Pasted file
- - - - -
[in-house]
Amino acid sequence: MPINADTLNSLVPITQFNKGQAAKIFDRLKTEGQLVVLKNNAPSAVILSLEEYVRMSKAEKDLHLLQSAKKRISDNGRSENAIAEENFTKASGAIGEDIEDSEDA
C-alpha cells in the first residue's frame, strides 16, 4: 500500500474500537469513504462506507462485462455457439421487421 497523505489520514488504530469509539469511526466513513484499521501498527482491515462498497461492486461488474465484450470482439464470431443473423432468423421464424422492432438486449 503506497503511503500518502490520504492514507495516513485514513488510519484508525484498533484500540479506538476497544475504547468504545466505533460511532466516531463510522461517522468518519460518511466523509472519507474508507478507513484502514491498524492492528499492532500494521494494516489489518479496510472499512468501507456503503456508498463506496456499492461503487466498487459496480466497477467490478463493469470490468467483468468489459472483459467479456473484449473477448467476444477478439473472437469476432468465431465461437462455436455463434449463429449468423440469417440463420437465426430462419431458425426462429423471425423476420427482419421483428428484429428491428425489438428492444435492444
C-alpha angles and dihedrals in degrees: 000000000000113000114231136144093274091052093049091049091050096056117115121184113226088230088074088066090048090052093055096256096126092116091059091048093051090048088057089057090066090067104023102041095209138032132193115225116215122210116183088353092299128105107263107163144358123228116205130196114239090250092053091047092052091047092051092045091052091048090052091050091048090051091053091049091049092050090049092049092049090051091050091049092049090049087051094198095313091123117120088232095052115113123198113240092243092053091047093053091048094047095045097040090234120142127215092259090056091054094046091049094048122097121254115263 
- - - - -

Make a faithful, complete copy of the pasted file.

[in-house]
Amino acid sequence: MPINADTLNSLVPITQFNKGQAAKIFDRLKTEGQLVVLKNNAPSAVILSLEEYVRMSKAEKDLHLLQSAKKRISDNGRSENAIAEENFTKASGAIGEDIEDSEDA
C-alpha cells in the first residue's frame, strides 16, 4: 500500500474500537469513504462506507462485462455457439421487421 497523505489520514488504530469509539469511526466513513484499521501498527482491515462498497461492486461488474465484450470482439464470431443473423432468423421464424422492432438486449 503506497503511503500518502490520504492514507495516513485514513488510519484508525484498533484500540479506538476497544475504547468504545466505533460511532466516531463510522461517522468518519460518511466523509472519507474508507478507513484502514491498524492492528499492532500494521494494516489489518479496510472499512468501507456503503456508498463506496456499492461503487466498487459496480466497477467490478463493469470490468467483468468489459472483459467479456473484449473477448467476444477478439473472437469476432468465431465461437462455436455463434449463429449468423440469417440463420437465426430462419431458425426462429423471425423476420427482419421483428428484429428491428425489438428492444435492444
C-alpha angles and dihedrals in degrees: 000000000000113000114231136144093274091052093049091049091050096056117115121184113226088230088074088066090048090052093055096256096126092116091059091048093051090048088057089057090066090067104023102041095209138032132193115225116215122210116183088353092299128105107263107163144358123228116205130196114239090250092053091047092052091047092051092045091052091048090052091050091048090051091053091049091049092050090049092049092049090051091050091049092049090049087051094198095313091123117120088232095052115113123198113240092243092053091047093053091048094047095045097040090234120142127215092259090056091054094046091049094048122097121254115263 